#DiscoverAbruzzo – how it all happened…

Three years ago, after the devastating earthquake which hit the Abruzzo region killing hundreds and destroying homes and monuments, I got together with some friends to plan a fund raising event. We already had in mind to do something food related, yet, as it often happens, the idea just fizzled out. 
Three years later, I find myself a bit of a food freak – I tweet, I eat, I review, I blog, and this made me wonder if I could finally carry out the fund raising project albeit on my own. I started planning, thinking, asking around. 

Ready – photo by Bmcboy

My first idea was to work with a couple of friends who run a supper club already (even though they are not part of the twitter food network). Pairing with them would have meant using their venue and their experience with my drive and networking. Unfortunately, maybe because it was a charitable cause, things fell through – I think  we had different ideas on how to run the whole thing. I ended up with no venue and no chef. 

What to do? Carry on! After discussing with @bmcboy we decided to try to host the dinner at our place, which we don’t deem big enough for a relatively large number of diners.. but having recently done away with a sofa and our coffee table, we figured we had just enough space to make our guests comfortable. 

So we started working on it. After a couple of weekends on location in Abruzzo and with the help of my family who told our local restaurants there what was going on getting tips and encouragement, things started taking shape. 
Abruzzo Cook Book
Cookbook – photo by Grobelaar

Being from Napoli, I am not at all familiar with cooking Abruzzo dishes – moreover when we visit is in the winter, so it’s a lot of grilled meat, polenta, sausages, hearty soups. What kind of menu could I offer our discerning guests on a spring evening?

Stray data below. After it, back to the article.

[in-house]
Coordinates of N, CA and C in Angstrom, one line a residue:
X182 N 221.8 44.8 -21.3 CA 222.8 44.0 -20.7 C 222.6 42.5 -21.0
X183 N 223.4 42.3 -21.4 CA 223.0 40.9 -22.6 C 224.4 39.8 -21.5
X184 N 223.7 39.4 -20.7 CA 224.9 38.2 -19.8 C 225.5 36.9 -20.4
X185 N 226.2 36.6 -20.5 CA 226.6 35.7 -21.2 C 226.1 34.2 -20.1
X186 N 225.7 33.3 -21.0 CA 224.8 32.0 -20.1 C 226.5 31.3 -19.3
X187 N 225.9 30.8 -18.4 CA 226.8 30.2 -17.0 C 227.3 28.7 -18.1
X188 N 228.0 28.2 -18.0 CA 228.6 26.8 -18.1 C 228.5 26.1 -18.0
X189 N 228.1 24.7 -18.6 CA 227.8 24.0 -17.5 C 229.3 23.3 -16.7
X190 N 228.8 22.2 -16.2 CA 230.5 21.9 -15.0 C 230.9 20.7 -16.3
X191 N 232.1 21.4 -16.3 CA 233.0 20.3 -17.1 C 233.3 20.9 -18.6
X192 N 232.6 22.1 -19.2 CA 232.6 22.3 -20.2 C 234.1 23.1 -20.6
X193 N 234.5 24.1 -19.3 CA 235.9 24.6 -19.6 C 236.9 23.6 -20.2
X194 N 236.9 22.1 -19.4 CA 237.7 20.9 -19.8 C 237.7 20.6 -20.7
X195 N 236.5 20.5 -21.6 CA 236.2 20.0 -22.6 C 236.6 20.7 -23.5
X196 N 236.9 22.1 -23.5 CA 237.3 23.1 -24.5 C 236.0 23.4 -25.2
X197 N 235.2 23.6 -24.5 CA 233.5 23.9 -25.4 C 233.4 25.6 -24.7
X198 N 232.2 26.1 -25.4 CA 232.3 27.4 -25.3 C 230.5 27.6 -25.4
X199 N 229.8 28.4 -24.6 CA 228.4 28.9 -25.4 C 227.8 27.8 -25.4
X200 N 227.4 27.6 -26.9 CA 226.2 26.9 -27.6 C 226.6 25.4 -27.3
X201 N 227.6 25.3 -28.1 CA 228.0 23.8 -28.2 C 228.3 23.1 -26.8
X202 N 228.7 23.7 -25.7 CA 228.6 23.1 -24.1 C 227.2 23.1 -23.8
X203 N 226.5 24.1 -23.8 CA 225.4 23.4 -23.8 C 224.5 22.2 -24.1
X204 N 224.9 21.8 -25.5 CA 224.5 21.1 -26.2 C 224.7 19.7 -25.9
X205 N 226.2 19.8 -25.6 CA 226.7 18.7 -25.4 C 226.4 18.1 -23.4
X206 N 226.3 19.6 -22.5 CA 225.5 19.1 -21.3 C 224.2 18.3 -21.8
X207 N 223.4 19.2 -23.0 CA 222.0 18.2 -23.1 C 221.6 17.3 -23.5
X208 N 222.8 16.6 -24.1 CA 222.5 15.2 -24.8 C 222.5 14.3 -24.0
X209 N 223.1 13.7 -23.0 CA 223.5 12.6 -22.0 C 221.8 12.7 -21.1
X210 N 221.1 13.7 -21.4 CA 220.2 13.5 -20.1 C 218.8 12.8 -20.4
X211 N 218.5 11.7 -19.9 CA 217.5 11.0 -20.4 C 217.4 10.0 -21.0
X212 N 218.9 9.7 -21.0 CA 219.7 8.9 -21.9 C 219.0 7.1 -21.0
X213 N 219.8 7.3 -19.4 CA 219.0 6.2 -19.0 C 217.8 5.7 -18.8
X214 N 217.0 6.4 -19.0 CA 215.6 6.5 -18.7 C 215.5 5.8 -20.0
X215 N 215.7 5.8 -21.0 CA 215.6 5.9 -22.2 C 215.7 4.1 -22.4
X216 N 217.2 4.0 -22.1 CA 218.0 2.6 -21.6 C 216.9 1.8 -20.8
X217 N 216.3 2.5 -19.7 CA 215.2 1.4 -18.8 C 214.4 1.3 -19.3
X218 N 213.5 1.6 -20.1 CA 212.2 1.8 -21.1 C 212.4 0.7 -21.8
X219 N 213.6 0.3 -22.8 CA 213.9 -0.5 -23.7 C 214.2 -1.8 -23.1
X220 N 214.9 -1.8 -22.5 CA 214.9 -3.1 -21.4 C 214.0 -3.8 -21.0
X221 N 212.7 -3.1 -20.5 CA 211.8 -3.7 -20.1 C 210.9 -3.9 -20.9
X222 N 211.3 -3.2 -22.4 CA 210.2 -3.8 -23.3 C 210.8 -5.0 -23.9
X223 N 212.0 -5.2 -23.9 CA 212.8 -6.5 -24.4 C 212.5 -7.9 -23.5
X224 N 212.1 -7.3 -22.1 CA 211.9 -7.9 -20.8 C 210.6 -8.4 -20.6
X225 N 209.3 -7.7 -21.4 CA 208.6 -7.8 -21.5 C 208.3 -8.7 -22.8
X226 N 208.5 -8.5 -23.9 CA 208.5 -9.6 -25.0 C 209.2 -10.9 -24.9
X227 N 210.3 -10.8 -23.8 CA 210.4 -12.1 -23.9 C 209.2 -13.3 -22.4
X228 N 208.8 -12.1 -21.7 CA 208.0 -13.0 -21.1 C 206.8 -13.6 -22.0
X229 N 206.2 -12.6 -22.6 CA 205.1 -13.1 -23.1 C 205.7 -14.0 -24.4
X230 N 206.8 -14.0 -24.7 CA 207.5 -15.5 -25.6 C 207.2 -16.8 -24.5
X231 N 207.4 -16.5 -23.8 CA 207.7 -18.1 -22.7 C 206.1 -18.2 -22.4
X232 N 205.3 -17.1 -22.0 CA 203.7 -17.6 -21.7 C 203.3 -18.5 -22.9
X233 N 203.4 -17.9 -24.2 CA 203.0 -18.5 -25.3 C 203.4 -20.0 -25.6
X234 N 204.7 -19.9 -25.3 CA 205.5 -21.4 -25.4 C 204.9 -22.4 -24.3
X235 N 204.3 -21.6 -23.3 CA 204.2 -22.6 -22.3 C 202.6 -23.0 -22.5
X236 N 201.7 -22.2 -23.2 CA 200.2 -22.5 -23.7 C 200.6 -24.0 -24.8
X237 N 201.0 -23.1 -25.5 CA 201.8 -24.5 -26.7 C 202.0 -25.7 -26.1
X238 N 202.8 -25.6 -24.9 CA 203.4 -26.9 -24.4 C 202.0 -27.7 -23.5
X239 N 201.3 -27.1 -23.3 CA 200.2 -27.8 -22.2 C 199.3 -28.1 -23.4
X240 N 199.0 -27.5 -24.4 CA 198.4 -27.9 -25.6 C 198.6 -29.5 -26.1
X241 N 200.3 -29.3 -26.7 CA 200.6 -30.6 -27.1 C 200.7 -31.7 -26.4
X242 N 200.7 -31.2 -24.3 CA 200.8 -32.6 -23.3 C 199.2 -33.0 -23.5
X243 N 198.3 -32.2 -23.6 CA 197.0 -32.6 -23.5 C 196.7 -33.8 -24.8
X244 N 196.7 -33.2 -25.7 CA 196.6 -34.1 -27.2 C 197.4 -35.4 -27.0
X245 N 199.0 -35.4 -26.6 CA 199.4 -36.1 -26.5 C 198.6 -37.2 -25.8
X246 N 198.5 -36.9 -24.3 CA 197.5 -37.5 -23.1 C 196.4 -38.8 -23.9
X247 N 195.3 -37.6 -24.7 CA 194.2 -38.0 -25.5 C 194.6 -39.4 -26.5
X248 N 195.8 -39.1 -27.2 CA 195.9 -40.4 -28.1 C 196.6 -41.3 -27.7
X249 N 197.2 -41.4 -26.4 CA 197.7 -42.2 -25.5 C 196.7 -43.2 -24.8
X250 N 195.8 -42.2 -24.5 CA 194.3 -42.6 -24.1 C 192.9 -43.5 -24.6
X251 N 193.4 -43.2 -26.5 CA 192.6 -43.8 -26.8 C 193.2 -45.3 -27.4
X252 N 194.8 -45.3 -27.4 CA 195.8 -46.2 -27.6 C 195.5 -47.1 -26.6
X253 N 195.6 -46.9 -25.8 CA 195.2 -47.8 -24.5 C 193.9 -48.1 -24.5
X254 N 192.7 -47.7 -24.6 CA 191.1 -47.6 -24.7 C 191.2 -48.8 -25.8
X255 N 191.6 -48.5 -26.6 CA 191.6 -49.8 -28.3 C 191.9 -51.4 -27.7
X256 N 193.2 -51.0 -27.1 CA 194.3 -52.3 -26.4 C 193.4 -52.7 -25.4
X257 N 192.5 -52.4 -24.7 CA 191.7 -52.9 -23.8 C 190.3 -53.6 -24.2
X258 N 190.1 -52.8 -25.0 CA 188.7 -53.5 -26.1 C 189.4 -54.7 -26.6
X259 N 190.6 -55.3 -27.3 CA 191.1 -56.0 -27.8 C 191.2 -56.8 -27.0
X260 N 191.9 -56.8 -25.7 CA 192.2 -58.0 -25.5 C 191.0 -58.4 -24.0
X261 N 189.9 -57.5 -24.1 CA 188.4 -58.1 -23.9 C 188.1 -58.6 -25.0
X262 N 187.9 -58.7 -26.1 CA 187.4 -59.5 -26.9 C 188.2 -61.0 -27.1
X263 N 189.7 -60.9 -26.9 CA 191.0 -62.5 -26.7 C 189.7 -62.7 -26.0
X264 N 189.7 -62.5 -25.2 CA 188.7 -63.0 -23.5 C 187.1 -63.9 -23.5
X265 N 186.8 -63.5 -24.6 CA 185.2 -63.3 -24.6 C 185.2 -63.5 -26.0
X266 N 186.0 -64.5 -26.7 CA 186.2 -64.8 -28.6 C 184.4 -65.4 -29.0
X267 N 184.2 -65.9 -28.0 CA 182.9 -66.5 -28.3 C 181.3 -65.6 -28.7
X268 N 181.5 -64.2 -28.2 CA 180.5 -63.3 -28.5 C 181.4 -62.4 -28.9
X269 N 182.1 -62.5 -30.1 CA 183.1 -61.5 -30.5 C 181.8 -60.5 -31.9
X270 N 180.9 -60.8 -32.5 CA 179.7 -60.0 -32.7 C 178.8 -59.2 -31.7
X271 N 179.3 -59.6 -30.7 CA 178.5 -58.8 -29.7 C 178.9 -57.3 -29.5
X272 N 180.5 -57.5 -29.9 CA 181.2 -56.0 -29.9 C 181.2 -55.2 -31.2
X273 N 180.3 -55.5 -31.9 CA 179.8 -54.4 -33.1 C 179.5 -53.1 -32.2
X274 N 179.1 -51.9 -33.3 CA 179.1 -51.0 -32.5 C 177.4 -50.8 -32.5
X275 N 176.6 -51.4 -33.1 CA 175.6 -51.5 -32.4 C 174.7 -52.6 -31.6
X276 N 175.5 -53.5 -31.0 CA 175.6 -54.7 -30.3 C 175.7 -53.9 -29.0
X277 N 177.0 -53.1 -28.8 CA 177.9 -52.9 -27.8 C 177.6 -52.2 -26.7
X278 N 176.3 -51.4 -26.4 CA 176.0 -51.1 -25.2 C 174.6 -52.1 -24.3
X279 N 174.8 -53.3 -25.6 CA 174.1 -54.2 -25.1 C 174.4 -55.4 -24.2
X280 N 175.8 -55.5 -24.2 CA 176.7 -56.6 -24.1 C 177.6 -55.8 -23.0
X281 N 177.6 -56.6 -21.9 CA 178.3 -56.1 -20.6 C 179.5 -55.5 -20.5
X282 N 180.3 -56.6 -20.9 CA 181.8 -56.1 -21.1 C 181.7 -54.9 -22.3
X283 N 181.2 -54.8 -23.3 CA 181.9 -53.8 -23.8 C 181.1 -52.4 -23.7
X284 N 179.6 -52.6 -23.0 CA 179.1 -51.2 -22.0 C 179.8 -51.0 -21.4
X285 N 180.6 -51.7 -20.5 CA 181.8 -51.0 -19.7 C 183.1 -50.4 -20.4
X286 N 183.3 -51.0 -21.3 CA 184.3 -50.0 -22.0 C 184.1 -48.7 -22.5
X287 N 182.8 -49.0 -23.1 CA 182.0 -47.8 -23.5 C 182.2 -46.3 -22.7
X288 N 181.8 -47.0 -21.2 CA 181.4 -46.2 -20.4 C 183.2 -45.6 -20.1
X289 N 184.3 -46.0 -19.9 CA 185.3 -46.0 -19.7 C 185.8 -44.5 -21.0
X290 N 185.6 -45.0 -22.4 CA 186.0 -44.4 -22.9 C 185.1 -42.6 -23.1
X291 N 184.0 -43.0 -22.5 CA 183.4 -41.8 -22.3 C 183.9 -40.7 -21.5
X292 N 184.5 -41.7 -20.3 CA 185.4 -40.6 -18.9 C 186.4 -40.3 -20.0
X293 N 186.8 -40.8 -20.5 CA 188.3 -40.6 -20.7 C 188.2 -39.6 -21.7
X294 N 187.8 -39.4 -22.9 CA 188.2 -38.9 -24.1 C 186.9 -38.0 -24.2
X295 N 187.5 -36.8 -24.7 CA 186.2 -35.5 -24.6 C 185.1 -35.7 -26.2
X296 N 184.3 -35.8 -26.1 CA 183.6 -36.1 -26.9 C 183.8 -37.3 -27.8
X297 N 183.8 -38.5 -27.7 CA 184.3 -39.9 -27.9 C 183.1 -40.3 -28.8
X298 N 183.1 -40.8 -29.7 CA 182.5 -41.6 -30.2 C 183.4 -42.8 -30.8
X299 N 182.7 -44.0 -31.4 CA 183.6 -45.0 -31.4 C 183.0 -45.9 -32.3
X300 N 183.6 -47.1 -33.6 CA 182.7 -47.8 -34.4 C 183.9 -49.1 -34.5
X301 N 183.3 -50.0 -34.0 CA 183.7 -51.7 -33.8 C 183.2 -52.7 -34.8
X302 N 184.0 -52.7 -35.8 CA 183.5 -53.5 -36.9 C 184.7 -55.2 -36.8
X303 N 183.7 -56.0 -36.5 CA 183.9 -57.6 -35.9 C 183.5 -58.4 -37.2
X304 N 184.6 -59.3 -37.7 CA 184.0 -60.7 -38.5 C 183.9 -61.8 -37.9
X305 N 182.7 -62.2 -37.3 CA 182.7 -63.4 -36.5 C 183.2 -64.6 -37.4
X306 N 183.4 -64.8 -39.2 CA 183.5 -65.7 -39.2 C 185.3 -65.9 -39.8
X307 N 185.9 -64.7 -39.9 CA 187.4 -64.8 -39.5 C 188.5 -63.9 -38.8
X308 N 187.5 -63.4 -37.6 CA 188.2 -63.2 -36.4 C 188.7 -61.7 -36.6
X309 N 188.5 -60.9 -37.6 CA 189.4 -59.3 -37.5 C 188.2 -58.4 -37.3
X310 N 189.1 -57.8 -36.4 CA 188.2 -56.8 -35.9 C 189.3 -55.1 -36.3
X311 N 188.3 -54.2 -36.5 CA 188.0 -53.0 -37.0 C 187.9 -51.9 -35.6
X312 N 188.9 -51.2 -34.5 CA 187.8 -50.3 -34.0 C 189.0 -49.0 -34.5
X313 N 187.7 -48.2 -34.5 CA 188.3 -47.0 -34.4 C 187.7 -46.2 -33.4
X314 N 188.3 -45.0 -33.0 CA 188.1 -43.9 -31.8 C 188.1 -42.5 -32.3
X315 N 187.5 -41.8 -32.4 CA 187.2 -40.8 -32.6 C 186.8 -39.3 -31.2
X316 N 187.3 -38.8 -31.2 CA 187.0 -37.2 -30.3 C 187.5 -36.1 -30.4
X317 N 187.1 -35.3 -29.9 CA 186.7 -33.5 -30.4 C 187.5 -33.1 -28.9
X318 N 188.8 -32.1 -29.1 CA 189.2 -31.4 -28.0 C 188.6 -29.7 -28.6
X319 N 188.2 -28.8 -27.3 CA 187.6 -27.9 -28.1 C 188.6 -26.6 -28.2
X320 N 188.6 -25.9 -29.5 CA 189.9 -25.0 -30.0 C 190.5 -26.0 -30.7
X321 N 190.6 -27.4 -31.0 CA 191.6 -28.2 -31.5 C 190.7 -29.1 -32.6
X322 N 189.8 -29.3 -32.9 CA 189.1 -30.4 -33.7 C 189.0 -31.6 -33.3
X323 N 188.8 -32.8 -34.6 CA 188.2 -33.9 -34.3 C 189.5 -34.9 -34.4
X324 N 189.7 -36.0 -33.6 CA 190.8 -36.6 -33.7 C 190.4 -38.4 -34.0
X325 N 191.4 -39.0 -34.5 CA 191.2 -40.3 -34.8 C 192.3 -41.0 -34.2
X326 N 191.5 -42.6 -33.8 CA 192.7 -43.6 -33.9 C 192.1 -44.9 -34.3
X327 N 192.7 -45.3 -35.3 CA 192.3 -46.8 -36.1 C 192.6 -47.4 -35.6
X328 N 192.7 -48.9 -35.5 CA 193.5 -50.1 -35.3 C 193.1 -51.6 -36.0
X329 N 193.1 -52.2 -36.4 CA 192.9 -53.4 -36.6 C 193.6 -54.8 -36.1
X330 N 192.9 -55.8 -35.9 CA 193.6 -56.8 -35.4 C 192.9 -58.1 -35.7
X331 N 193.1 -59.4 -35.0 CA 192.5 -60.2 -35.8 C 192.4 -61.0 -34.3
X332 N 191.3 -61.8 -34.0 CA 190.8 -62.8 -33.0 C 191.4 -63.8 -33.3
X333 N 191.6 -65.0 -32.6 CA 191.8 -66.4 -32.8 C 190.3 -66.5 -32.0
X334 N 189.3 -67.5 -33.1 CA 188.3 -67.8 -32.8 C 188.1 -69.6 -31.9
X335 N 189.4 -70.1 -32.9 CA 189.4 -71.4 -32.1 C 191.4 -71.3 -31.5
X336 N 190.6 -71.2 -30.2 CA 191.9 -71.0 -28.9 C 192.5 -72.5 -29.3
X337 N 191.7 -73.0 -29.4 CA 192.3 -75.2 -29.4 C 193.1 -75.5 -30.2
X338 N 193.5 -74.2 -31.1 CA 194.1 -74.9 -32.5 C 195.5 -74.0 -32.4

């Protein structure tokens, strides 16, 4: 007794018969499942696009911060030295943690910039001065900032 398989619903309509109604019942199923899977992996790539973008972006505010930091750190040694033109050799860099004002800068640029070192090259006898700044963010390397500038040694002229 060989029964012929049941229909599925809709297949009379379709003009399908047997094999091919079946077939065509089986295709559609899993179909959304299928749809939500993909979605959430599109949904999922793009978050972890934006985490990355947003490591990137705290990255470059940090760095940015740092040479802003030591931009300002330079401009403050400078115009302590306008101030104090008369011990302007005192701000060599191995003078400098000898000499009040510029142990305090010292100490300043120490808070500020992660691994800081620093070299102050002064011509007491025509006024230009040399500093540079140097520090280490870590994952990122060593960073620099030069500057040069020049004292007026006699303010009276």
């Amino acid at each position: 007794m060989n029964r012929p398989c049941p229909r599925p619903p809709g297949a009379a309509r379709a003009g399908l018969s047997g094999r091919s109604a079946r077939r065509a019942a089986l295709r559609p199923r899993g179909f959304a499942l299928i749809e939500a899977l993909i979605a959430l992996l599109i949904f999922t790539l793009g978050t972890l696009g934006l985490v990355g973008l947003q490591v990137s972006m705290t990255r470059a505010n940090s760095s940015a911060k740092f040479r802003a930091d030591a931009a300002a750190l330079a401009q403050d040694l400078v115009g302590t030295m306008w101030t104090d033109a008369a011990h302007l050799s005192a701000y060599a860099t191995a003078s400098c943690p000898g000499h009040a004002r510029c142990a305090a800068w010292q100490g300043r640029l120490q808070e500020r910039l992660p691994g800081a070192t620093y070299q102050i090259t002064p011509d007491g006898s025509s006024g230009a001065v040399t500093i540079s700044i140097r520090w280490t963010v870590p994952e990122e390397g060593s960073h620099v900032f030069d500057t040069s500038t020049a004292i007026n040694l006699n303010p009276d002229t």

I had to be a bit creative and, armed with a chunky tome on Abruzzo cucina, started putting together what was hopefully going to be an interesting enough menu. 

I tested all the recipes at least twice, yet I never actually made the whole meal in one go –  I thought I would leave that to the very day of the event, probably a risky strategy! 
I also started approaching a few potential supporters. I would buy all the ingredients and necessary bits and pieces, but of course any help would be welcome. Immediately on board were La Gelatiera, Ginger Pig, Torrone Nurzia, Masciarelli, La Cave and the Abruzzo Tourism office. The event really started taking a nice shape. 
With planning underway, diners started to book their place (and a few were on the waiting list too!). The team for the night was assembled: I had the pleasure of having @Gi_nav’s help on the day (my ‘sous chef’), @bmcboy and Francois as front of house and the wonderful Mish as ‘waitress’ and all around fantastic help. The 20 May arrived.